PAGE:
Some keys to understand what is happening in Spain from a Green perspective

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For the first time in history, the Spanish political parties have not reached an agreement to create a government after the State level elections. After several months of political uncertainty and two failed attempts to invest Pedro Sánchez, the candidate of the so-called “Social Democrats”, Spanish citizens are facing a new political campaign.

Why have the political parties not reached an agreement after the first elections?
Firstly, it is really important to stress that the elections held in December 20th drew a completely new scenario in the Spanish Parliament. For the first time since 1982, neither PSOE (Spanish Social Democrat Party) nor PP (Conservative Party) had not reached enough deputies to form government by their own with absolute majority or with the support of the Basque and/or Catalan nationalist parties. Two new political parties standing for democratic regeneration appeared in the Parliament with much more strength that what expected PP and PSOE, breaking the traditional bipartisanship system: Podemos plus regional coalitions (Left Party) and Ciudadanos (Liberal Party).

The result of the elections was: PP 122 deputies, PSOE 91 deputies, Podemos 69 deputies, Ciudadanos 40 deputies. The other 21 deputies were distributed between the regional parties, and the Unidad Popular received two deputies.

This result showed that neither the right block (PP and Ciudadanos totaled 162) nor the progressive block had enough deputies to form a government (PSOE and Podemos totaled 160) being the majority 176 deputies. They needed more support.

Actually, there were two possibilities to change the government. The first one was to form a PSOE and Podemos government with support of the nationalist parties, but as the Catalan regionalist parties are currently standing for independence, PSOE was completely against negotiating with them. The second one was a big coalition between PSOE, Podemos and Ciudadanos. In fact, PSOE dealt with Ciudadanos and they tried to invest Pedro Sánchez with abstention from Podemos, but it was impossible due to the big differences in the contrary economic models proposed by Podemos and Ciudadanos.

Finally, there were voices from PP and some from PSOE asking for a big coalition reproducing the German Groβen Koalition but PSOE refused that because a big part of their electors could be very disappointed.

What has changed from the last elections and which are the possible scenarios after 26J?
The most significant change from the last elections is that Unidad Popular and Podemos have agreed to make a common list, which name is Unidos Podemos (Together We Can). This fact means that although Unidad Popular had just two deputies, they got more than a million and half of votes, a result of the undemocratic Spanish electoral system. However, the polls do not foresee a very different result from the last elections. Although, what really can be stressed is that Unidos Podemos can push PSOE in to the background.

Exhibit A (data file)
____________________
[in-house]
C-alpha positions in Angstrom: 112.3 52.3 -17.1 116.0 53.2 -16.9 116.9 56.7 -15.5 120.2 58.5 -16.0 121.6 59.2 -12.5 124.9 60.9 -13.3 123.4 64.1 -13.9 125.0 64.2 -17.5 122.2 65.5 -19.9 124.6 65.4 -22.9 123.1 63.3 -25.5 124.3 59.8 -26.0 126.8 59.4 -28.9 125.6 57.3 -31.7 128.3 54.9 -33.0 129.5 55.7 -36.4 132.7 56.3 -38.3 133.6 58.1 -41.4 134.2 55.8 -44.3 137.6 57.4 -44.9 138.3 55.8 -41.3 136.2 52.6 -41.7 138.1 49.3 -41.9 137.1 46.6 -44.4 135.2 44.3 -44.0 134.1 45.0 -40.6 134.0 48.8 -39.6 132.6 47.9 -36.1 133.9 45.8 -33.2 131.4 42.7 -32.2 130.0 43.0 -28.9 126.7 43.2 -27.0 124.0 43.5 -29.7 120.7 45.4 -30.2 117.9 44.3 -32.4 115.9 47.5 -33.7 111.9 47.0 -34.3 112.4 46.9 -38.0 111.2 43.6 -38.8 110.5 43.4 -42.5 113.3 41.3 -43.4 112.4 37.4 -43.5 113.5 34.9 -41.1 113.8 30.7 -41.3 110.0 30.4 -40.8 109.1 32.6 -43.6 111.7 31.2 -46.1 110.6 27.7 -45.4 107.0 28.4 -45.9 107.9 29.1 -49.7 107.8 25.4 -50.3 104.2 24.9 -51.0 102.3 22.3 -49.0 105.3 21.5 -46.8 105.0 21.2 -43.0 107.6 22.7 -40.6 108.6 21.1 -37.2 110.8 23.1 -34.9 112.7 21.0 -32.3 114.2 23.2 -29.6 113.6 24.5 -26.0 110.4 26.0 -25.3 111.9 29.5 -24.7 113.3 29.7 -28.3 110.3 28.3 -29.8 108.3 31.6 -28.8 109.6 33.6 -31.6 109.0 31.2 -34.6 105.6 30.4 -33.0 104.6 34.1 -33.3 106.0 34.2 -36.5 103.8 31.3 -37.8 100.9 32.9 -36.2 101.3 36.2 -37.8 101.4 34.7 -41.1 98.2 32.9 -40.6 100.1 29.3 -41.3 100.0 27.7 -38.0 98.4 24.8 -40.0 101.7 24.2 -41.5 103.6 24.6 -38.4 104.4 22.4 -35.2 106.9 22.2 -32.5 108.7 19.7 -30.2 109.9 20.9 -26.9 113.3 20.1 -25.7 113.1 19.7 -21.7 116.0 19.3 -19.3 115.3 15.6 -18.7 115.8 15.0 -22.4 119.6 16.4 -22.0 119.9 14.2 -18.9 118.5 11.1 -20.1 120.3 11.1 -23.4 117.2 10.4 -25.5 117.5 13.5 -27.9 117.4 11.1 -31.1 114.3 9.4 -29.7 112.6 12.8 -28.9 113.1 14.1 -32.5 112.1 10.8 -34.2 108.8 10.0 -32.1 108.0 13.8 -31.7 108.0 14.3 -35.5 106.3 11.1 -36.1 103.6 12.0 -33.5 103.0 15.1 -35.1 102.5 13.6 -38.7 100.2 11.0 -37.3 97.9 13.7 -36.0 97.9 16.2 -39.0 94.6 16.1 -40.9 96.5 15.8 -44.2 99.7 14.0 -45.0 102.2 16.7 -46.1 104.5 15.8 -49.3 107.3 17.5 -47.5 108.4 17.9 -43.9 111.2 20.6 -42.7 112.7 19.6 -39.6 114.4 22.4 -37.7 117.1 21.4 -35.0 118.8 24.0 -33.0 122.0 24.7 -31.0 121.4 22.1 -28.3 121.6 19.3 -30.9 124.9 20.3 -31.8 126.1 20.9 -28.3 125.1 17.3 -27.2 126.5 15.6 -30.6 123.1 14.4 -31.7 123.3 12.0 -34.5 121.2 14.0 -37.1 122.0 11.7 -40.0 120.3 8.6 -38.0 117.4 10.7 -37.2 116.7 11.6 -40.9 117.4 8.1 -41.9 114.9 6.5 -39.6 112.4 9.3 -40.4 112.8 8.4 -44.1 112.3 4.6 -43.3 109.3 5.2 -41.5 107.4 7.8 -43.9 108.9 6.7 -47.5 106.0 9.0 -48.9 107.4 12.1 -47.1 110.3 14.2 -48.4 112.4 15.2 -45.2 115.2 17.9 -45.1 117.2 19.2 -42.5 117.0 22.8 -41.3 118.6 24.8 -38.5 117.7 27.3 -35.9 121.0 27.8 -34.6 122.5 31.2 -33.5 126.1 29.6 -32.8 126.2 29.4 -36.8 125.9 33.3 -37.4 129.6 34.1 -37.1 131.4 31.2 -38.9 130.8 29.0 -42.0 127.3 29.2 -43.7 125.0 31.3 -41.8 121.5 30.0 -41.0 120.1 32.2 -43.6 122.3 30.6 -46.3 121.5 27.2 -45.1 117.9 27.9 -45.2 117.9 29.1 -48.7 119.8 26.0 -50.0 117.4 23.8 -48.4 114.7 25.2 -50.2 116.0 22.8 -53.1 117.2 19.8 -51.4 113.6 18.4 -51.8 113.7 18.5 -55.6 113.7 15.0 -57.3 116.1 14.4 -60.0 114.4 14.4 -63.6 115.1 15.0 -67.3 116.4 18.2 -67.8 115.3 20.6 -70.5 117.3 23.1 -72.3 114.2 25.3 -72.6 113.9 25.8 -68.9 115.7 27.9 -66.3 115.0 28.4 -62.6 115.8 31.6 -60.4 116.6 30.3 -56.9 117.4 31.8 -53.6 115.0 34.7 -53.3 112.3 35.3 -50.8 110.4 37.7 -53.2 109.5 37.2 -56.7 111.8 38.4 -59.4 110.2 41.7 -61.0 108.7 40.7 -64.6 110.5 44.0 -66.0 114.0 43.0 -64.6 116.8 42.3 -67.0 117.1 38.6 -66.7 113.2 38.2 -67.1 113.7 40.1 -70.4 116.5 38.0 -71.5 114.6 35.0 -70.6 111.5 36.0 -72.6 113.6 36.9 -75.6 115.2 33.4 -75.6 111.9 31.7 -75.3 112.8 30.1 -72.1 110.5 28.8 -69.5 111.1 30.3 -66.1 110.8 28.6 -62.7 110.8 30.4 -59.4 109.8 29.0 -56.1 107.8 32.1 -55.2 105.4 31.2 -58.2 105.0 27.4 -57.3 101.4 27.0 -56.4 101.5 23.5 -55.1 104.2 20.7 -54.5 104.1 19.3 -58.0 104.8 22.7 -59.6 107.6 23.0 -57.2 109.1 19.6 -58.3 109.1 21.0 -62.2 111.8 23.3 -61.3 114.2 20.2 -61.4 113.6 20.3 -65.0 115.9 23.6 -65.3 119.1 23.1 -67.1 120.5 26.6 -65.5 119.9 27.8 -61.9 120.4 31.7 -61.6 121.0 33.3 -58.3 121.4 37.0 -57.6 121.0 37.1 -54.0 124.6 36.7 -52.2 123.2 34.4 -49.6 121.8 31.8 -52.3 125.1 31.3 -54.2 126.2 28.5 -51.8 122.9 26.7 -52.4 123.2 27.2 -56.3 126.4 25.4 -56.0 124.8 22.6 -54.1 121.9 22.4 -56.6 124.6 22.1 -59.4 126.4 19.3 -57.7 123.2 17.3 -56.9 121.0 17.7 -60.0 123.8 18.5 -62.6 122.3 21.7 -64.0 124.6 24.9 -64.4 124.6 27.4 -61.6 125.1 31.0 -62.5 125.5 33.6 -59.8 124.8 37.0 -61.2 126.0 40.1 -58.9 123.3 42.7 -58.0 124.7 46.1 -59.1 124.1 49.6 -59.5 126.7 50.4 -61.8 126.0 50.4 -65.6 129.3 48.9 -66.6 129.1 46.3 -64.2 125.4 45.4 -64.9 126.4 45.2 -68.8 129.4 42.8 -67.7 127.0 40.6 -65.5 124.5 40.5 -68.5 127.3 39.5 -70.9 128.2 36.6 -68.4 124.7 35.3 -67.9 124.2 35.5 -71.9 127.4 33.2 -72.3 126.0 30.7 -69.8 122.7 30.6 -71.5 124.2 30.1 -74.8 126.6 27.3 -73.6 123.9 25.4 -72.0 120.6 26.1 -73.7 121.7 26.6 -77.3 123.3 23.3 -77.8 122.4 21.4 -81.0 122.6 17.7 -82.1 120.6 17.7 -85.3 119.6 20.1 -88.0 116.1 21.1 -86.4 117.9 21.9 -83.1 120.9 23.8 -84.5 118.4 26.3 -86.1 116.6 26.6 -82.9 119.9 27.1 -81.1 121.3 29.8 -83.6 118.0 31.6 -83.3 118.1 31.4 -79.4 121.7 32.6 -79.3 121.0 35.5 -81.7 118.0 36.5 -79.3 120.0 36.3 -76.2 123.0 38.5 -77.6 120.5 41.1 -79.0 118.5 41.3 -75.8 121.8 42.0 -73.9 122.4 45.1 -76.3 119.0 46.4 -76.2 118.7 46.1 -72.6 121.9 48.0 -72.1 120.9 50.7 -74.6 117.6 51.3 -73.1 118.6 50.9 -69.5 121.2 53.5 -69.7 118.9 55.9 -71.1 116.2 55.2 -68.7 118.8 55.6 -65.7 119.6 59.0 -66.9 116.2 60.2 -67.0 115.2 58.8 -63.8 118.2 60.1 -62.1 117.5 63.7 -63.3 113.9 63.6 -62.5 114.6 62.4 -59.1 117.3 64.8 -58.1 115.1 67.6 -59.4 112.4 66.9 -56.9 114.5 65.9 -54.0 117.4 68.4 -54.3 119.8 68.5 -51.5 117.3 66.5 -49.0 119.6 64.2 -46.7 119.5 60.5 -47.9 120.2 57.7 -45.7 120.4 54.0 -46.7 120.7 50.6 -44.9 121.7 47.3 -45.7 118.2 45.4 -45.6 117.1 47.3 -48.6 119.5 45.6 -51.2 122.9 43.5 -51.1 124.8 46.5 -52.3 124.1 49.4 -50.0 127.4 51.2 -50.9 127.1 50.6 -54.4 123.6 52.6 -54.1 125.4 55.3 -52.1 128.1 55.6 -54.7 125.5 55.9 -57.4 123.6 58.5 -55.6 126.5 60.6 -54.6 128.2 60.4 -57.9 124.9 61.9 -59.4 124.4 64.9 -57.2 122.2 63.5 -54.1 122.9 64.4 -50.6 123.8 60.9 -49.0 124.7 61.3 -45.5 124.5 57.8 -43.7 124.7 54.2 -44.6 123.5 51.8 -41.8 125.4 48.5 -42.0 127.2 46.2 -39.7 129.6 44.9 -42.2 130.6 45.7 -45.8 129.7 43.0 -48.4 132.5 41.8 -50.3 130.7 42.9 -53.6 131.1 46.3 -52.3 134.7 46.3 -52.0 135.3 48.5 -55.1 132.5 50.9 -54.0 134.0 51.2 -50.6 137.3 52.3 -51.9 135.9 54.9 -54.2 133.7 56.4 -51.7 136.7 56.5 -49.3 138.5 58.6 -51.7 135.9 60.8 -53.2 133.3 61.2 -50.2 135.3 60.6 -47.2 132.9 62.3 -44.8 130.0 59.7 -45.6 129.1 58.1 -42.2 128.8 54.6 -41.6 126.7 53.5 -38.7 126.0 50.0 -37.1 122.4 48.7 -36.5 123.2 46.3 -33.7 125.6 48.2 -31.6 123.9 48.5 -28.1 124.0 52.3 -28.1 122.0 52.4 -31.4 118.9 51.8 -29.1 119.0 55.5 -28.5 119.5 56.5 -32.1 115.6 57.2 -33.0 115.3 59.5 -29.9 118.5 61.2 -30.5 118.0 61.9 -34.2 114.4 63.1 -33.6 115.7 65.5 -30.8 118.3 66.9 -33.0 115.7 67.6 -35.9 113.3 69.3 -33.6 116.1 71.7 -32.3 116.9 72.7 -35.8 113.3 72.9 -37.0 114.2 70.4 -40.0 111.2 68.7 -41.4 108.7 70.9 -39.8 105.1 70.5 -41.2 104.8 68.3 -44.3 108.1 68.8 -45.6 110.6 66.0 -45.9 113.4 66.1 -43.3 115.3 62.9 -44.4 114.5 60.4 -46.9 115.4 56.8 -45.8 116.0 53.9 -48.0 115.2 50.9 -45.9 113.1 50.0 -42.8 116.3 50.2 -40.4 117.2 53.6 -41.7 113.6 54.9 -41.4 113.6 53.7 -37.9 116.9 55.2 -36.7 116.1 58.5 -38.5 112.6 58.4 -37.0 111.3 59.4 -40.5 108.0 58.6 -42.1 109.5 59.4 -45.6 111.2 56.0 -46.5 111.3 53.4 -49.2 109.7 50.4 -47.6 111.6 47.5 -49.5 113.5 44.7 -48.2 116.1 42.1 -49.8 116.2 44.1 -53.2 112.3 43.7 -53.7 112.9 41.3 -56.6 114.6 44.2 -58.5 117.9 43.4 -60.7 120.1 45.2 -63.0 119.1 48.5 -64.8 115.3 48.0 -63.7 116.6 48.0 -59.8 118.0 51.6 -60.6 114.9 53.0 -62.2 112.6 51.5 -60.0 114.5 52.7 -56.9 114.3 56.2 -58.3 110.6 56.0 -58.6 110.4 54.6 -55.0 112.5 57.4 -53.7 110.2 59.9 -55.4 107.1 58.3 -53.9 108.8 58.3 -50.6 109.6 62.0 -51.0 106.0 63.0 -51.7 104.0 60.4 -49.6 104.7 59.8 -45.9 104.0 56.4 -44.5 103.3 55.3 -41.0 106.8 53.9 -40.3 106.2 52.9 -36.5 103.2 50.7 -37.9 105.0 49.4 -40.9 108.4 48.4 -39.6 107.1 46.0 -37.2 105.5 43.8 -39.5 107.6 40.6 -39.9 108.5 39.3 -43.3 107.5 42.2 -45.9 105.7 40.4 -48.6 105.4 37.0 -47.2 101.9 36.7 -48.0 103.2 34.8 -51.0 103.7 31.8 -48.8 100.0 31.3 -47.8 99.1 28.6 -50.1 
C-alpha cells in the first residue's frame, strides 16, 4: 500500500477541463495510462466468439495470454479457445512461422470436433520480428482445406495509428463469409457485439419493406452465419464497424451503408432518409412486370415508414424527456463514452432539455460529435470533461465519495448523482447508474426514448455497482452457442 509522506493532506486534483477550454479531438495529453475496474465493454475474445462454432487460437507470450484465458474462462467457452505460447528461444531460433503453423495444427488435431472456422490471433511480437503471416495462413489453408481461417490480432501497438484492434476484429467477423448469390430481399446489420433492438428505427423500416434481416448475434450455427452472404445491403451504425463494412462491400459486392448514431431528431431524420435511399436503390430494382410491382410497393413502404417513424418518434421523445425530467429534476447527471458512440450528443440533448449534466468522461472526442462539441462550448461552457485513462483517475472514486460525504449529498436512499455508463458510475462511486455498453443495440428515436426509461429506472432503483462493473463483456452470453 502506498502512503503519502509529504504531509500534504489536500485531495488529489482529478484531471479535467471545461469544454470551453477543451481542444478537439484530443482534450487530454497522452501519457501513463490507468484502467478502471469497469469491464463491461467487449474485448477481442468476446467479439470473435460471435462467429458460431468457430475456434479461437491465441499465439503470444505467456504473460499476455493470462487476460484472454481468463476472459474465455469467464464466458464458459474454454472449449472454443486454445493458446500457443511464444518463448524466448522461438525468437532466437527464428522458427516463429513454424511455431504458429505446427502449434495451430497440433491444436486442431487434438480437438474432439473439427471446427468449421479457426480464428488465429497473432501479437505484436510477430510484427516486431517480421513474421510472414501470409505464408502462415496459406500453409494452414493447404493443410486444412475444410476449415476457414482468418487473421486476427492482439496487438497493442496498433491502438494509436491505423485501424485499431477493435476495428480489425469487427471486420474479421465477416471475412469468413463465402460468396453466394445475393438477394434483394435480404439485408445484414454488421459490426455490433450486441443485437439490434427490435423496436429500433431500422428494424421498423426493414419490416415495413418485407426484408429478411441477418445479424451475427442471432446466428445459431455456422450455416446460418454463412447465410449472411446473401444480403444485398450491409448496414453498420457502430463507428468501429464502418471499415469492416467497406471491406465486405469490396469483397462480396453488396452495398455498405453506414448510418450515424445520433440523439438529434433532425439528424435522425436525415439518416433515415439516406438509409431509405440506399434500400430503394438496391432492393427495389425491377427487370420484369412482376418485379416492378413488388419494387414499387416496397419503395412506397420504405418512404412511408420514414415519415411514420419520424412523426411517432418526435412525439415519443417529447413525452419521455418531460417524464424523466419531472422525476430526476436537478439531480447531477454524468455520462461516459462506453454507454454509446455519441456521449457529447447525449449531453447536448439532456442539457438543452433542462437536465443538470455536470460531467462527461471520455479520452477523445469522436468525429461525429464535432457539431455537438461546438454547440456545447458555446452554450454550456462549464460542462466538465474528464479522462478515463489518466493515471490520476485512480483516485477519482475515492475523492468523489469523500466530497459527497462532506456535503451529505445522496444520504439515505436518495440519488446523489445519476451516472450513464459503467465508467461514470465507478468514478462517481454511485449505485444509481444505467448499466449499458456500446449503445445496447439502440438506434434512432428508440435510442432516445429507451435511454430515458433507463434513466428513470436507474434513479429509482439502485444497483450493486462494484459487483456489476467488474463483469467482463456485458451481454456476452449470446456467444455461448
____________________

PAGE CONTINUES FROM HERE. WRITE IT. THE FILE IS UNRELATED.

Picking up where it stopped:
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Then, the hypothetical scenarios after the 26J elections would be:

Groβen Koaltion (PP & PSOE)
This is the most expected government by the economic establishment and the EU, because they will implement the EU policies and economics cuts without complain and will keep the current neoliberal system.

Progressive government (Unidad Popular and PSOE government)
If the polls hit the target, right now both parties could have enough deputies to govern Spain. This would be natural in the Southern Europe wave of progressive governments like in Greece or Portugal. However, right wing and neoliberal medias are campaigning against them saying that communism is coming back again.

Third elections
A priori, no one wants this scenario because it would mean almost one year without  a government. But in fact, this would probably mean the definitely Pasokification of the PSOE.

What is the role of the Green parties in this political scenario?
The two main Green political parties in Spain are running together with Podemos. In the case of Iniciativa per Catalunya Verds (Catalan Green Party), they are together in the Catalan progressive coalition En Comú Podem (We Can in Common). And Equo at State level is together with Unidos Podemos and in Valencia and Galicia with the regional progressive coalitions.

However, there are some benefits and some drawbacks for participating in these progressive coalitions. For the benefits, the most important thing is to take part of a transversal political progressive movement, which stands for social justice, economic redistribution, more democracy, political regeneration and fights against the privileges of the establishment. The biggest drawback is that the Green parties are not campaigning alone and their ecological discourse don’t appear at all during the public meeting and neither are the ecological issues being included in the main campaign topics.

Nevertheless, now we have the option to change history together with other social movements and progressive political parties to reach a more social and fair society.

By Adrià Belenguer, a member of Catalan Young Greens and FYEG Executive Committee and you can follow him on Twitter @ABelenguerSoria

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